Credit cards sport an array of perks to entice applicants, from lounge access to price protection. And there’s a good reason for this, according to 2013 research from J.D. Power — customers who make use of their card’s benefits spend, on average, $400 more per month on the card, compared with those who don’t.
Yet the exciting-sounding perk that got you to apply for a card may be one you never use – or that you find cumbersome to use. The perks below may be a nice touch, but don’t make your credit card decision based on them.
1. Lounge access
Cards that have it: Platinum Card from American Express (a CreditCardForum advertising partner), the Citi Prestige, the Citi AAdvantage Executive card, the United MileagePlus Club card the Delta Reserve.
Why it seems like a good idea: Although lounge access is indispensable for many road-warrior business travelers, frequent recreational travelers might find themselves intrigued as well. After all, who wouldn’t want access to a quiet sanctuary, especially when you have to arrive at the airport so early these days?
Why you might not use it after all
- Lounge location: Consider the airport you usually fly out of. The lounge your card allows you to access might be in a different terminal from the one you’re flying out of. In some airports, that means a long ride on the airport shuttle train or even an extra security screening. Some lounges (such as American Express’s Centurion lounge at LaGuardia) may also be located pre-security, an inconvenience for anyone who wants to relax in the lounge until right before boarding.
- Short layovers: Many domestic travelers choose itineraries that minimize layovers – you don’t want a five-hour layover in DFW on your way to Chicago if you can avoid it. That means you might not have much lounge time, especially if your layover is shortened further by a flight delay (because of course it is) or if the lounge is in another terminal (see above).
- Traveling with family: Remember, lounge access was designed for solo business travelers. Issuers are getting less generous about allowing cardholders to extend their complimentary lounge access to guests, so expect to pay a cover charge for family members or travel buddies.
2. Price protection
This benefit promises to refund you the difference if an item you bought with the card goes on sale.
Why it seems like a good idea: Who hasn’t had the frustrating experience of buying something only to see it go on sale the next day?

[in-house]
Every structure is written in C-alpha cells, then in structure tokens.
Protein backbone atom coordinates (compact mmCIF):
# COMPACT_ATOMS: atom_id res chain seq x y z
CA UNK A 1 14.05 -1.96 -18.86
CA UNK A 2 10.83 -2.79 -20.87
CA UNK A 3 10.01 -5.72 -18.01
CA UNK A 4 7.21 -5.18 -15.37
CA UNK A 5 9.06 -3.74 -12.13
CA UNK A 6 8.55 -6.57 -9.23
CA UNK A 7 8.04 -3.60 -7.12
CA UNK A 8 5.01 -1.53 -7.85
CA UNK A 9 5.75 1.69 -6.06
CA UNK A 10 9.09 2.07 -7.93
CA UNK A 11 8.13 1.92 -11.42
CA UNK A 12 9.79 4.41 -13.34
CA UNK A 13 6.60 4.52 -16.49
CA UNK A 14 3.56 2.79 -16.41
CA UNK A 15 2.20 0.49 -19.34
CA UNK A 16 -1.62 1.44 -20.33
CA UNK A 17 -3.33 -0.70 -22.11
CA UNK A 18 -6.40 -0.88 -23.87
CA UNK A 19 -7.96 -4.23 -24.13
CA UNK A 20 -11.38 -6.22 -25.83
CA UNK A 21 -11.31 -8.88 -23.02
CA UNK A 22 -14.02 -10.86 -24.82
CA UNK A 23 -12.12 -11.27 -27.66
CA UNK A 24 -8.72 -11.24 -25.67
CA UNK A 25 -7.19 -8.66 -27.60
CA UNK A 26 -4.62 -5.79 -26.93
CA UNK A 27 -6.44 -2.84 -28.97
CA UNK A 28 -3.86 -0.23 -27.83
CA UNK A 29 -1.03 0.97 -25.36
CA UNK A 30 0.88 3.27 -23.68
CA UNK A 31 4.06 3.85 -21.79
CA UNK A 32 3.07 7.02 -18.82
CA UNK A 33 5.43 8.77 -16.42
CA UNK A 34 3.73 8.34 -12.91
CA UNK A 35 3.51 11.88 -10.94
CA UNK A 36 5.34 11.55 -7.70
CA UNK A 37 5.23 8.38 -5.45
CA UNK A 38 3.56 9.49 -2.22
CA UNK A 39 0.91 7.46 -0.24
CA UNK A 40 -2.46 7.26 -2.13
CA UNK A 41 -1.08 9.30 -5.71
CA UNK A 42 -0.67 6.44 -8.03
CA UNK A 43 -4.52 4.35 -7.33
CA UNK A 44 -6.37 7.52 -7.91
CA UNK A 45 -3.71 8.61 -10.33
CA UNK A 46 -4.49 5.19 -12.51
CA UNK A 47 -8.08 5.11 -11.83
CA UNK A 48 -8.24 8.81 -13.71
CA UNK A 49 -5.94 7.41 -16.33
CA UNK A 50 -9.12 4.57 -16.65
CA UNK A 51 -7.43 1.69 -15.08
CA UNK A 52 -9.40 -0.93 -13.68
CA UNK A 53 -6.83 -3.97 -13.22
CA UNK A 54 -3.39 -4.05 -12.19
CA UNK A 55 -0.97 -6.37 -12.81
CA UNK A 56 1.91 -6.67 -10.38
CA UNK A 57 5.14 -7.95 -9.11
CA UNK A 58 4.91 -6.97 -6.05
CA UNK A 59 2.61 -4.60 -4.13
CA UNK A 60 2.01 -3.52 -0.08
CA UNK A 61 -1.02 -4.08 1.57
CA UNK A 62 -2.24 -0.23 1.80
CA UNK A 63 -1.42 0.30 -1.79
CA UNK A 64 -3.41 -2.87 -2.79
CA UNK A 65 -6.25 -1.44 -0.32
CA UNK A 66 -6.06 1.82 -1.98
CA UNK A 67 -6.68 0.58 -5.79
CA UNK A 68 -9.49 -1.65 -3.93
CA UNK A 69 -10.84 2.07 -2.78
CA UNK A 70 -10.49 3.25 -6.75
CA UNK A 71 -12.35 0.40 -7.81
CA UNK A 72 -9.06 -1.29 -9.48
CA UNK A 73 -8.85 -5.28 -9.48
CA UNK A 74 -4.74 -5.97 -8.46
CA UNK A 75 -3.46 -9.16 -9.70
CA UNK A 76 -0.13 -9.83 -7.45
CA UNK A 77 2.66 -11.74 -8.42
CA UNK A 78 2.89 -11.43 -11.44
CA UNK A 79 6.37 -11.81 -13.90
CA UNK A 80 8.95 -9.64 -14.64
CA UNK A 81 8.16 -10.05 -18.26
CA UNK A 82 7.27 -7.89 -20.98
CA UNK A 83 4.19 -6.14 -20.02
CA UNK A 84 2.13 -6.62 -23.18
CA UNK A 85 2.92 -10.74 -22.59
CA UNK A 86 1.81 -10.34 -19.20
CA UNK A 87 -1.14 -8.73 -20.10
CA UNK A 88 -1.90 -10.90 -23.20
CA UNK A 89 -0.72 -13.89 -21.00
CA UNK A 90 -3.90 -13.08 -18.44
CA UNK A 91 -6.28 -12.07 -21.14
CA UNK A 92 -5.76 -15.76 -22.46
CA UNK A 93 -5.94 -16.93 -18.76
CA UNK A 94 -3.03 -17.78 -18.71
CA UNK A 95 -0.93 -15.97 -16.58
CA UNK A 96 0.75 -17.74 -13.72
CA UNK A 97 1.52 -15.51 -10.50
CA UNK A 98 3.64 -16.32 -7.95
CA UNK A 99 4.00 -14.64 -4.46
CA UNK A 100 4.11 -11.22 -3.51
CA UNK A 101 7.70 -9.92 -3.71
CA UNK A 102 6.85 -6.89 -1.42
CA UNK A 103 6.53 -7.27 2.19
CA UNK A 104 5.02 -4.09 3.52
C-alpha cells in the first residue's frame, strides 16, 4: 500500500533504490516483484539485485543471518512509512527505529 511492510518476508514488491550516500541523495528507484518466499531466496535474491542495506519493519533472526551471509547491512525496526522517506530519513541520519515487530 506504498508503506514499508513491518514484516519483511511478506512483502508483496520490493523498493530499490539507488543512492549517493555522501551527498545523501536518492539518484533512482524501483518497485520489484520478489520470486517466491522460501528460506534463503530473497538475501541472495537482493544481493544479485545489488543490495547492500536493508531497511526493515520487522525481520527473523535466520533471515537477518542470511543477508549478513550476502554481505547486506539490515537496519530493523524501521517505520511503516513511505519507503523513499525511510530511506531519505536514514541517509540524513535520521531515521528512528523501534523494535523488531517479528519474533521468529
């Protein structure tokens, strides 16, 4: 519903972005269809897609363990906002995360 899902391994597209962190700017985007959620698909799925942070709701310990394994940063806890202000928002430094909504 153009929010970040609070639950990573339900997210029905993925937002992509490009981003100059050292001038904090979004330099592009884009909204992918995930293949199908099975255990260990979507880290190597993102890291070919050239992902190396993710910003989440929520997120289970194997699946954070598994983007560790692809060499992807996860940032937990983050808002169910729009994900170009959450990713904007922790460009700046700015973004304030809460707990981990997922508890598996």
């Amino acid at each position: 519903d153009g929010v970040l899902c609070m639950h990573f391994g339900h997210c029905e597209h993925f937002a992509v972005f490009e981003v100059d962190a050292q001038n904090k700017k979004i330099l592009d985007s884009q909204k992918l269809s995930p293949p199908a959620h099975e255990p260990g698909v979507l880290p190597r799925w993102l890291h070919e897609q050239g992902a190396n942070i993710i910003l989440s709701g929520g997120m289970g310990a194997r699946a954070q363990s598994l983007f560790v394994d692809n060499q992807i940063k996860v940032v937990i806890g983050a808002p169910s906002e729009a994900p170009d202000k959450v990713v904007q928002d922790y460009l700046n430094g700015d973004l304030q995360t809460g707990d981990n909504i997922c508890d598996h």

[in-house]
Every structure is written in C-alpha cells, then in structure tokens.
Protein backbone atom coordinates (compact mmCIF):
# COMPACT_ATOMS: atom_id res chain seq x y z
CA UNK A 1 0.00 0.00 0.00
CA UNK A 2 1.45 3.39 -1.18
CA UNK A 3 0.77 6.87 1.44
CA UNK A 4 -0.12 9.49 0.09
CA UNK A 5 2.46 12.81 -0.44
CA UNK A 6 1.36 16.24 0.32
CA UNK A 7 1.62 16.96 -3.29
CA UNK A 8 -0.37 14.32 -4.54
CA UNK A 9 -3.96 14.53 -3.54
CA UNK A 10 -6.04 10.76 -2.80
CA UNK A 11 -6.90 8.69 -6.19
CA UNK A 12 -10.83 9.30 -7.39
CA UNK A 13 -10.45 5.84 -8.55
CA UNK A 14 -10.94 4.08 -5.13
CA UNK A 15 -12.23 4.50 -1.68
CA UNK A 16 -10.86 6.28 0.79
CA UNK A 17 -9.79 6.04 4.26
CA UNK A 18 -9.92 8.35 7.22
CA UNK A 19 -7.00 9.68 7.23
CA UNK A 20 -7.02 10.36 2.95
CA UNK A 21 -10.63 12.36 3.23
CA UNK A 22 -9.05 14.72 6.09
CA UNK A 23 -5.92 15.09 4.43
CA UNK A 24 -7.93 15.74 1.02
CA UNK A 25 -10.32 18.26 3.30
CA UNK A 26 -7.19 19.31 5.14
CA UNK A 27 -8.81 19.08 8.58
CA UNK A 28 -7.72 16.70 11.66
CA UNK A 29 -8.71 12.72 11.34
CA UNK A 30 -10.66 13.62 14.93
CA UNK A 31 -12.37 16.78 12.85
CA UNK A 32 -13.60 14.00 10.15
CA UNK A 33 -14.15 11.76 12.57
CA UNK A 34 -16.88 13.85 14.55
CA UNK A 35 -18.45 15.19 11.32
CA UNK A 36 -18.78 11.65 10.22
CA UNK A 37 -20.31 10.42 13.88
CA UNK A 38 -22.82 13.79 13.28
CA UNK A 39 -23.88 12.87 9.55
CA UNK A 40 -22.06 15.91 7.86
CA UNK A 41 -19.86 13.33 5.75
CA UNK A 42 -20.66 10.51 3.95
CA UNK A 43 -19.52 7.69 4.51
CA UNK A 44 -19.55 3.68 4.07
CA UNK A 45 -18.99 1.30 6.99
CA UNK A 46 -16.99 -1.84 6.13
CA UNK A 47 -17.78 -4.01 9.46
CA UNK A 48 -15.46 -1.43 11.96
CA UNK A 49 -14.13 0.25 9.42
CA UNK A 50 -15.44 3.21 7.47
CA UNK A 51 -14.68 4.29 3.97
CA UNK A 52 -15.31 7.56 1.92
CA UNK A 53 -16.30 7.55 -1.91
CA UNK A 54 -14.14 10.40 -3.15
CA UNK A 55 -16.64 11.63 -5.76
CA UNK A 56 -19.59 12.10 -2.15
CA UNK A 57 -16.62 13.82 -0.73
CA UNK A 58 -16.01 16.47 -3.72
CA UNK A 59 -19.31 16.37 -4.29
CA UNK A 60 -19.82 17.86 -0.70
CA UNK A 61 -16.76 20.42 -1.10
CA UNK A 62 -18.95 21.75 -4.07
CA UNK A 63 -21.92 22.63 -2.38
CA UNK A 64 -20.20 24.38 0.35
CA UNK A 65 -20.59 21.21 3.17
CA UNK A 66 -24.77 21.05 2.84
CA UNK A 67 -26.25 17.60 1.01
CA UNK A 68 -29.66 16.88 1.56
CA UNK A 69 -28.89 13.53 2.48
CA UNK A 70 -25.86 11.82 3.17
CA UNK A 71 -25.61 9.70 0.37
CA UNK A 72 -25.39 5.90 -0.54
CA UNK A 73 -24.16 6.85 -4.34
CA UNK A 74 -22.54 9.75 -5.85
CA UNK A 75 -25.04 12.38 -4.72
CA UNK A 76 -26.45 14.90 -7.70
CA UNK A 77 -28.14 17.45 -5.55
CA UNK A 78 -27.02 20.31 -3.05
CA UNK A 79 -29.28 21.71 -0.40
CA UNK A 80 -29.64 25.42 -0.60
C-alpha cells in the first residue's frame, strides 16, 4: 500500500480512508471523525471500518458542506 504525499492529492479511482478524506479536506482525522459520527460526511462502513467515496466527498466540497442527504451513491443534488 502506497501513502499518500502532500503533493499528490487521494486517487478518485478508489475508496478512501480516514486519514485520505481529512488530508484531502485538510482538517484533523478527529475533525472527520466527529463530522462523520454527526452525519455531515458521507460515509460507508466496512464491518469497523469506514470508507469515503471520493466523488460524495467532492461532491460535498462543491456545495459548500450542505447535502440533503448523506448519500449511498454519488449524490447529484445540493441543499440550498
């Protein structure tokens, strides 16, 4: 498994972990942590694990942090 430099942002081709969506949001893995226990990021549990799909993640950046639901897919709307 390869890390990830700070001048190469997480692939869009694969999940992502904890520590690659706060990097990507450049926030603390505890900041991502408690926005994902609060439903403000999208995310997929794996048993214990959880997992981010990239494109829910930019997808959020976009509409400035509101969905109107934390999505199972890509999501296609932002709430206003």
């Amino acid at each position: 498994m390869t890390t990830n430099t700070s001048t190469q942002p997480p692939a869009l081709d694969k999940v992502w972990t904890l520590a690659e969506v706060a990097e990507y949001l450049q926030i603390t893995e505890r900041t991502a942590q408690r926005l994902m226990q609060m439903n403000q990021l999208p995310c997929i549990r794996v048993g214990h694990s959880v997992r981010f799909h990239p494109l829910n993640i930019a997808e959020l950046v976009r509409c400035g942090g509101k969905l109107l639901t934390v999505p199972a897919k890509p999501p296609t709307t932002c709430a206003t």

Why you might not use it after all: This perk comes with a lot of fine print. You’ll need to save the receipt (and possibly other documentation), the price must fall within 60 days (Citi) or 90 days (Chase), there are limitations for going-out-of-business sales, and a variety of items are restricted (including jewelry, refurbished items, items purchased outside the U.S. and tickets). Plus, while Citi lets you register your item (and tracks online price fluctuations for you), Chase requires you to scan prices yourself. In both cases, you’ll be required to provide requested documentation and fill out a claim form.
As you can see, this benefit requires you to keep track of paperwork and do some research that’s probably worthwhile only for big-ticket items that drop drastically in price. If the shoes you bought decrease in price by $10, the process may not be worth it.
3. Concierge service
This benefit lets you call a number to offload research tasks onto a concierge.
Cards that have it: Many cards have this benefit, including no-annual-fee cards.
Why it seems like a good idea: You’re busy, and you like the idea of having someone else make restaurant reservations, find you a hotel, hunt down a store that sells a hard-to-find item, or make alternate travel plans if your flight is delayed.
Why you might not use it after all: Quality varies among cards’ concierge services, and there are also limits to how far a concierge will go to help you. Plus, the concierge will need time to take care of your task (sometimes several days). Most importantly, though, you likely already have a concierge in your pocket – a smartphone capable of comparing prices, scouting out travel options and conducting research. Ask yourself: Are you more likely to hunt down your card’s concierge number, wait on hold and explain your problem to a stranger? Or pull out your phone and start Googling?
So what should you look for?
The perks above may in fact be very important to you. Just make sure you’ll use them enough to justify any annual fees. If you then find yourself with a card full of perks you’re not using, your issuer may allow you to downgrade to a card with fewer frills — and a lower annual fee.
Looking for benefits and perks that nearly everyone will find useful? Use our credit card matchmaker chart as a place to start. In general, a card with an easy-to-use rewards system will put money back in your pocket and may even pay for an annual fee. If you’re a frequent traveler, also look into the travel protections and rental car insurance your card offers. These benefits generally don’t require you to sign up -– you just need to book the travel with the card for automatic coverage.
Tell us in the comments: Were you excited about a particular perk, only to never use it? Are the perks listed above ones you actually use all the time?